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  • If it's not good, I don't want to fix it

    This was a quote from Jay Maisel in a recent video with Scott Kelby. It struck me as profound on two levels.

    First and most obvious was the idea that one should start with a quality image and go from there. One will rarely take a poor image and make it great and a mediocre final image is not much to aspire to.

    That aside, it got me to thinking about the hybrid enthusiasts like myself. I am both photographer and retoucher. I want to get everything I can perfect in the camera but I know that's only half the job. I see the in-camera image as the raw material for the final image. I expect to retouch each image, be it a portrait, a landscape or a still life. I often think about how I will process the image as I shoot and adjust accordingly.

    One of the great freedoms of not being a full time pro is that I get to choose exactly what I do, when and how.

    One of the great costs is that mastery is incredibly slow and difficult if one does not work at that craft all day, every day.

  • #2
    Re: If it's not good, I don't want to fix it

    Hi Drode
    Interesting comment by Jay. I have not seen the video so hard to make a comment directly.

    For me, when retouching/repairing images, I try to think in terms of the value to the customer/client of the finished product and not just my own values about if is a good image or not. If the customer is myself, then that is pretty easy to determine. If not, sometimes the best image a client has may be considered "poor" yet it is all they have. A repaired image of even what I would consider a poor starting point for an original image could be priceless for the client.

    A specific case is Operation Photo Rescue (OPR http://www.operationphotorescue.org/). Many images submitted for repair are not just badly damaged, they are also not the greatest photo prior to being damaged (by my values not the greatest photo). Yet you know, the images are very important to those that probably have lost just about everything.

    Since I did not see Jay's video I could be off the mark yet thought I would play devils advocate on the topic since there rarely are hard and fast rules that apply to all situations. Only meant as food for thought.

    Comment


    • #3
      Re: If it's not good, I don't want to fix it

      I wholeheartedly agree. It's probably one of the biggest things I've learned over the years is that you can't polish a turd with retouching. My maxim is I can make a poor image acceptable, an acceptable image great, and a great image into an outstanding piece of work, but I can't make a poor image instantly outstanding.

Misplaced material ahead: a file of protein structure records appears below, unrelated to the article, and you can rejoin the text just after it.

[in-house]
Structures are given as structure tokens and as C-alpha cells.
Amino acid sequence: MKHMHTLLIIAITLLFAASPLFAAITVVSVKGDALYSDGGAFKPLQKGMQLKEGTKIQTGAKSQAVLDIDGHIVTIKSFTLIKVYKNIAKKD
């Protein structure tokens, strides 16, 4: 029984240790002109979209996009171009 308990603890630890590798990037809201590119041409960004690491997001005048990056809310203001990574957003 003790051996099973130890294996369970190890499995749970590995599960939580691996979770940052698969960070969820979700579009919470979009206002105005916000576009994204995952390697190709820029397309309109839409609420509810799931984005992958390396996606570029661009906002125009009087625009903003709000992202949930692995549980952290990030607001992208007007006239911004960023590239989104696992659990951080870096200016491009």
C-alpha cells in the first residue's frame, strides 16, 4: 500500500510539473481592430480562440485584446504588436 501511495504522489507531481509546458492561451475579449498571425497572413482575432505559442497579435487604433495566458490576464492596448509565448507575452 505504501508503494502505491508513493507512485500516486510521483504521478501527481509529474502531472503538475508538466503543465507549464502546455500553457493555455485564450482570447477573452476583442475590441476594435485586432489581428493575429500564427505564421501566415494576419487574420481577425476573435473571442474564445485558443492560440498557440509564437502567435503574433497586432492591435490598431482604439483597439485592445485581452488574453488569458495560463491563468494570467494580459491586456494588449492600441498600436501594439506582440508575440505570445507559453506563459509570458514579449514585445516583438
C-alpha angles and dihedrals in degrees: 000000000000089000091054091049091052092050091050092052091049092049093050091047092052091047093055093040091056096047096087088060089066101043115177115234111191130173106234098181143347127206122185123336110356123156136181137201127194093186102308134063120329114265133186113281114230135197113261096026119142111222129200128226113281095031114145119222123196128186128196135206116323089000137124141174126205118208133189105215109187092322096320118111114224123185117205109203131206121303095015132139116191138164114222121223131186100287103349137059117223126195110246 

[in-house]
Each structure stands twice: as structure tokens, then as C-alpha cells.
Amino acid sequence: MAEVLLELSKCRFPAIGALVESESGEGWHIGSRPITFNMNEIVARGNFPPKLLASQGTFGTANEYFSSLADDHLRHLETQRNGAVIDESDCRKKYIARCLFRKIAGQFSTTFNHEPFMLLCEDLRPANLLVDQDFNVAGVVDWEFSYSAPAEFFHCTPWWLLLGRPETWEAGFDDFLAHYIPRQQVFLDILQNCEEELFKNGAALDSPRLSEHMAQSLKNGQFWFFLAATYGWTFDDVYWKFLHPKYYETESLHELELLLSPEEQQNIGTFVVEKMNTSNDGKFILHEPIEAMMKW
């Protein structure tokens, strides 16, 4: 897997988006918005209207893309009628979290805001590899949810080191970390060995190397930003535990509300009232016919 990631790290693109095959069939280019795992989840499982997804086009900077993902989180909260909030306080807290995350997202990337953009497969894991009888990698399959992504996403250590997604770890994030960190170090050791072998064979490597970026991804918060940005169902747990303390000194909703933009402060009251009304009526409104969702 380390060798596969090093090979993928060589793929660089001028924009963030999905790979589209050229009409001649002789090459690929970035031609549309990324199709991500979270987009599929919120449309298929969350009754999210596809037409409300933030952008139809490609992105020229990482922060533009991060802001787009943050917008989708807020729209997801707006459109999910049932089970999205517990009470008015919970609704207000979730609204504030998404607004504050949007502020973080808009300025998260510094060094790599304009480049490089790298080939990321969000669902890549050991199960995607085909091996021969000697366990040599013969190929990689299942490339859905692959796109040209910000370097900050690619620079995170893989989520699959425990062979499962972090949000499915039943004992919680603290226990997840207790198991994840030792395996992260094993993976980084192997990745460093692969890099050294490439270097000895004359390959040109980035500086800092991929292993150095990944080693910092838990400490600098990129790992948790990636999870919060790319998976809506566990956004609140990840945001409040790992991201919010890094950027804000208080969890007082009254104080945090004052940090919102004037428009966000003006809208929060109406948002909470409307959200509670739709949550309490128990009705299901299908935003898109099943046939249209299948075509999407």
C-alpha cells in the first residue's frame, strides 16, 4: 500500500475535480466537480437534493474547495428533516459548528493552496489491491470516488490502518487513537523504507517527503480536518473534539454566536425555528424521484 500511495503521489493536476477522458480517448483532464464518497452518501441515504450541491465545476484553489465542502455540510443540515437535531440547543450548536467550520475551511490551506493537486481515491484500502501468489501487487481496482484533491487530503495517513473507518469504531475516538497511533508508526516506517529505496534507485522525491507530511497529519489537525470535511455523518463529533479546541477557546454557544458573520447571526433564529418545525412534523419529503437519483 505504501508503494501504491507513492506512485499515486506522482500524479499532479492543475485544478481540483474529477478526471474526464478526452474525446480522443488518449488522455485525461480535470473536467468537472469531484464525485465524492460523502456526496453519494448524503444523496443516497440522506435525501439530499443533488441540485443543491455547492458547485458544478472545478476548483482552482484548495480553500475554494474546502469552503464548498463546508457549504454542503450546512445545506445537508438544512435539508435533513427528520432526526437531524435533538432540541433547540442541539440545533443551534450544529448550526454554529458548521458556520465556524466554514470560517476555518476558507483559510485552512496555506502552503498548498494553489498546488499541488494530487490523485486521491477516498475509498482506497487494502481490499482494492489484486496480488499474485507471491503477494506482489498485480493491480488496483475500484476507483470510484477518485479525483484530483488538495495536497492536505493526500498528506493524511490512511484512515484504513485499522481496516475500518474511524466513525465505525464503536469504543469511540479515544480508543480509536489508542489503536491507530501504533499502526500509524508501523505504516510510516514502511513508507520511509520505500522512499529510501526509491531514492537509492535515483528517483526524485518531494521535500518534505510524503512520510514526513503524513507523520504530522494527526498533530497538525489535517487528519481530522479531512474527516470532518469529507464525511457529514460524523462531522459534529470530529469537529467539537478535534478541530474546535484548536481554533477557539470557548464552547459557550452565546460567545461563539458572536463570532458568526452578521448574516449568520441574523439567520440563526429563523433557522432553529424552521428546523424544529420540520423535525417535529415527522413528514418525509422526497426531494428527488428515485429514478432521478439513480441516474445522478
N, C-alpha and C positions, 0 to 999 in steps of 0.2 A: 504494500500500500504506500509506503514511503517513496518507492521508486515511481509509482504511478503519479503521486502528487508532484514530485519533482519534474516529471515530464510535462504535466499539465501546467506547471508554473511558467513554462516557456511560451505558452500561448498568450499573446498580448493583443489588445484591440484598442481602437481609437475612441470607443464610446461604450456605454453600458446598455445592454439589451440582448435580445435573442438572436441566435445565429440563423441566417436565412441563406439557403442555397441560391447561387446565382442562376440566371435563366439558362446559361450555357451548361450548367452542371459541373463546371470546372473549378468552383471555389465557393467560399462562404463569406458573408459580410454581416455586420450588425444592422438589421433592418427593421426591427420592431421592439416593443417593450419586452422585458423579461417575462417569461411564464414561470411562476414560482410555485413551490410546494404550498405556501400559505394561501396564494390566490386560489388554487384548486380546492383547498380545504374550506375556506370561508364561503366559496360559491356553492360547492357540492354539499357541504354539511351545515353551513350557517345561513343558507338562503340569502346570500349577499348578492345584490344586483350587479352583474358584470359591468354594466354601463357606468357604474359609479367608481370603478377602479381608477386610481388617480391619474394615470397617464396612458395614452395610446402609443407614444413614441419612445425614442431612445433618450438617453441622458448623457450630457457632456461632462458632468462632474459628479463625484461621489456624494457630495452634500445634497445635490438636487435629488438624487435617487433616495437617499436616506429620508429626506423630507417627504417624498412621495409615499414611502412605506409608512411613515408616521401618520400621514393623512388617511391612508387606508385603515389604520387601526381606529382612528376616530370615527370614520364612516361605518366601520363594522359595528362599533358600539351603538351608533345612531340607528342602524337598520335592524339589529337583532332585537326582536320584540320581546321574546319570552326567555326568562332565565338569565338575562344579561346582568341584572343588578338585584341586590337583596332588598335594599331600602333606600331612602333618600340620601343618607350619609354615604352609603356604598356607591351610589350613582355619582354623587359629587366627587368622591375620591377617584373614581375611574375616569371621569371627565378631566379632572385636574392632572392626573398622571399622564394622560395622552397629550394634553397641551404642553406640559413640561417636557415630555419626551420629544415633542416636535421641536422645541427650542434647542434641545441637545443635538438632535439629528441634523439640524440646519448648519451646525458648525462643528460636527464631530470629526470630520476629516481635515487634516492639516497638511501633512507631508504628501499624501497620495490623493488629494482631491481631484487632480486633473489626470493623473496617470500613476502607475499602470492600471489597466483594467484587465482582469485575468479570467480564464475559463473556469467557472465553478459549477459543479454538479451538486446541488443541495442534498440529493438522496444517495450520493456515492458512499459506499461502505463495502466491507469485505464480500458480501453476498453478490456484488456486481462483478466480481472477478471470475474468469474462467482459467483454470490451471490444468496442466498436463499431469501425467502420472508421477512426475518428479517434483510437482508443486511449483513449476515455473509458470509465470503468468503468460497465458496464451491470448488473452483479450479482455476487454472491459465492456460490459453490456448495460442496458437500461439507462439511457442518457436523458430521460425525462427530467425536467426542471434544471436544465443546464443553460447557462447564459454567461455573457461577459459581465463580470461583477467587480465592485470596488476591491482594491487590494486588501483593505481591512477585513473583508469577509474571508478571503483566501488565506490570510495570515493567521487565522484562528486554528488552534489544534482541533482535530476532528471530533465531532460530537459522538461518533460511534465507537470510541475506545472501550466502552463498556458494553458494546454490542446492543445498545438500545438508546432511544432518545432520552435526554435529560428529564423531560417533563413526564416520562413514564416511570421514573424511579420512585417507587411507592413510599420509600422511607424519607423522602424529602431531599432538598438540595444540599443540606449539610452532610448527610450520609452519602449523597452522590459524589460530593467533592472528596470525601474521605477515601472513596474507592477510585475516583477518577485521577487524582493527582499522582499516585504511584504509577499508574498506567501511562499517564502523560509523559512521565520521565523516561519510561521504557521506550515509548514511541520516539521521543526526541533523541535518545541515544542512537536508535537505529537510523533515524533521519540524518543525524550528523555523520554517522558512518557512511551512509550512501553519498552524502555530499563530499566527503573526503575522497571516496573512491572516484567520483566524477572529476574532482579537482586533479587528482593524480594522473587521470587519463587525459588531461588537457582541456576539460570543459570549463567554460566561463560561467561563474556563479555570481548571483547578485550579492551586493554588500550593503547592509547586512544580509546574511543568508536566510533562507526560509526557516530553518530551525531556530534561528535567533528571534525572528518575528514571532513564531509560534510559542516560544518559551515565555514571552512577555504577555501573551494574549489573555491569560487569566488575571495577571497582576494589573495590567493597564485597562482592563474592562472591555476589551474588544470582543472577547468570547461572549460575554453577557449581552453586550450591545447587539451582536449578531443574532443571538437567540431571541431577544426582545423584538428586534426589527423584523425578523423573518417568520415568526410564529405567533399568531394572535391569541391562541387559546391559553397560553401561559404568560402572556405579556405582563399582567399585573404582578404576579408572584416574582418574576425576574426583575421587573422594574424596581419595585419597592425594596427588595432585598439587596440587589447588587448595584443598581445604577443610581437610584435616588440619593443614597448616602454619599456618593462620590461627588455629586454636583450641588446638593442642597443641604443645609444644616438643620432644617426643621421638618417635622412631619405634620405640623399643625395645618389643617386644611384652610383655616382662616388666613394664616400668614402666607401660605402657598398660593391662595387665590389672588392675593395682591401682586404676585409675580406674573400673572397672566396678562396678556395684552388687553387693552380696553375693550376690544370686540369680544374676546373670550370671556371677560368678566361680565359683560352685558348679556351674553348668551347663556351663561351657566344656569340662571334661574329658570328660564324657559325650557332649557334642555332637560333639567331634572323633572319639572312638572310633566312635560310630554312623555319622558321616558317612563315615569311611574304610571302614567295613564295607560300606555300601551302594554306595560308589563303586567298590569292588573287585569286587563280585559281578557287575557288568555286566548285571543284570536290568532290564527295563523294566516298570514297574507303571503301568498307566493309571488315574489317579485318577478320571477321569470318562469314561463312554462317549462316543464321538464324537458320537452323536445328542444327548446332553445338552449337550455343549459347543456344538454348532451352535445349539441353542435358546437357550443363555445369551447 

It's important to manage expectations. When you work with others, they have to understand that Photoshop is just a tool that has limitations. It's not a magic wand just as a retoucher is not a wizard (yes I saw the last Harry Potter this past weekend). I'm in a similar situation in that I do my own work at my pleasure and leisure, but when I work with other photographers you have to make sure they have realistic goals. In either case though I don't think it should stop you from pushing yourself to excel, to constantly increase your knowledge, and to continue to grow your skills with challenging projects with the feedback of other artists you respect. That's why I generally like the RetouchPro forums. Everyone here generally has the same goal of getting better at what they do and supporting others in a critical but positive way.

      Jay Maisel, however, is a very experienced professional and I think he's simply expressing his desire to streamline his time to projects that have the best potential. I think it's reasonable for anyone to say they don't want to waste time on inferior projects. Of course it's a subjective observation as to what's good and what isn't and a true retouching master is the one who is able to both see the potential in an image and be able to bring that vision to fruition.

      Comment


      • #4
        Re: If it's not good, I don't want to fix it

        John,

        Good point. I think however, it's an apples and oranges comparison. I was thinking mostly about not taking shots with the idea that I don't need to get it perfect in-camera because I can fix it in post.

        In my mind, retouching images that have historical or sentimental value serves a different purpose. It's often more about repair and preservation, I'd think.

        Comment


        • #5
          Re: If it's not good, I don't want to fix it

          Originally posted by drode View Post
          John, Good point. I think however, it's an apples and oranges comparison. I was thinking mostly about not taking shots with the idea that I don't need to get it perfect in-camera because I can fix it in post.
          I agree it's apples and oranges. Thanks for clarifying

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